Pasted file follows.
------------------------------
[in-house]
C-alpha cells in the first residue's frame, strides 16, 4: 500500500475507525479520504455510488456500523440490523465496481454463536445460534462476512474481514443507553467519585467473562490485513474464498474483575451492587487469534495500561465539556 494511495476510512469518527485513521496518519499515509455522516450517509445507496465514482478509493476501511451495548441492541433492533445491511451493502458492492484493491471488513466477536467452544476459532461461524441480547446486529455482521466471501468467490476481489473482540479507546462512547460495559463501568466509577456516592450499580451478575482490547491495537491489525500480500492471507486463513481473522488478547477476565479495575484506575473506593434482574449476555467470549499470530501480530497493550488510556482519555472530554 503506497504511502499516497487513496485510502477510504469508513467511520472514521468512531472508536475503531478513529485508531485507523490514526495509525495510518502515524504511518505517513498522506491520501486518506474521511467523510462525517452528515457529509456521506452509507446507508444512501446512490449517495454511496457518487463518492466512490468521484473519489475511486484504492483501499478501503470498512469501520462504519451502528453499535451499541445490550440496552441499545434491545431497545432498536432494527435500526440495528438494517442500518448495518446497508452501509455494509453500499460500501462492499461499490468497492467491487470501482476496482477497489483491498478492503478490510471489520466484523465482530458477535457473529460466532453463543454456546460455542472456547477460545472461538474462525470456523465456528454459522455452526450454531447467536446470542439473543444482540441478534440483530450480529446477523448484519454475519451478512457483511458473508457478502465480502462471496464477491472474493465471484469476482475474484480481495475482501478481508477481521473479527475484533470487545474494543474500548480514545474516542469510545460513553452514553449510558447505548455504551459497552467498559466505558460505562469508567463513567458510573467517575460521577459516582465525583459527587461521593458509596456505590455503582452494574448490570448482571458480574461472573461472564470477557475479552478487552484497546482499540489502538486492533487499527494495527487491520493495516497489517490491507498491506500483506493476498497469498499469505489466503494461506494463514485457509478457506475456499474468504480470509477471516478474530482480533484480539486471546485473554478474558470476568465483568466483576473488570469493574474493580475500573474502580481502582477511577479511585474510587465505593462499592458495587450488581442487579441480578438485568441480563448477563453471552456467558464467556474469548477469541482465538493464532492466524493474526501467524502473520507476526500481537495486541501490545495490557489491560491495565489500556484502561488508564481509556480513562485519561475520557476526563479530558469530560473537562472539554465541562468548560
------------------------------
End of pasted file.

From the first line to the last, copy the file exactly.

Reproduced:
[in-house]
C-alpha cells in the first residue's frame, strides 16, 4: 500500500475507525479520504455510488456500523440490523465496481454463536445460534462476512474481514443507553467519585467473562490485513474464498474483575451492587487469534495500561465539556 494511495476510512469518527485513521496518519499515509455522516450517509445507496465514482478509493476501511451495548441492541433492533445491511451493502458492492484493491471488513466477536467452544476459532461461524441480547446486529455482521466471501468467490476481489473482540479507546462512547460495559463501568466509577456516592450499580451478575482490547491495537491489525500480500492471507486463513481473522488478547477476565479495575484506575473506593434482574449476555467470549499470530501480530497493550488510556482519555472530554 503506497504511502499516497487513496485510502477510504469508513467511520472514521468512531472508536475503531478513529485508531485507523490514526495509525495510518502515524504511518505517513498522506491520501486518506474521511467523510462525517452528515457529509456521506452509507446507508444512501446512490449517495454511496457518487463518492466512490468521484473519489475511486484504492483501499478501503470498512469501520462504519451502528453499535451499541445490550440496552441499545434491545431497545432498536432494527435500526440495528438494517442500518448495518446497508452501509455494509453500499460500501462492499461499490468497492467491487470501482476496482477497489483491498478492503478490510471489520466484523465482530458477535457473529460466532453463543454456546460455542472456547477460545472461538474462525470456523465456528454459522455452526450454531447467536446470542439473543444482540441478534440483530450480529446477523448484519454475519451478512457483511458473508457478502465480502462471496464477491472474493465471484469476482475474484480481495475482501478481508477481521473479527475484533470487545474494543474500548480514545474516542469510545460513553452514553449510558447505548455504551459497552467498559466505558460505562469508567463513567458510573467517575460521577459516582465525583459527587461521593458509596456505590455503582452494574448490570448482571458480574461472573461472564470477557475479552478487552484497546482499540489502538486492533487499527494495527487491520493495516497489517490491507498491506500483506493476498497469498499469505489466503494461506494463514485457509478457506475456499474468504480470509477471516478474530482480533484480539486471546485473554478474558470476568465483568466483576473488570469493574474493580475500573474502580481502582477511577479511585474510587465505593462499592458495587450488581442487579441480578438485568441480563448477563453471552456467558464467556474469548477469541482465538493464532492466524493474526501467524502473520507476526500481537495486541501490545495490557489491560491495565489500556484502561488508564481509556480513562485519561475520557476526563479530558469530560473537562472539554465541562468548560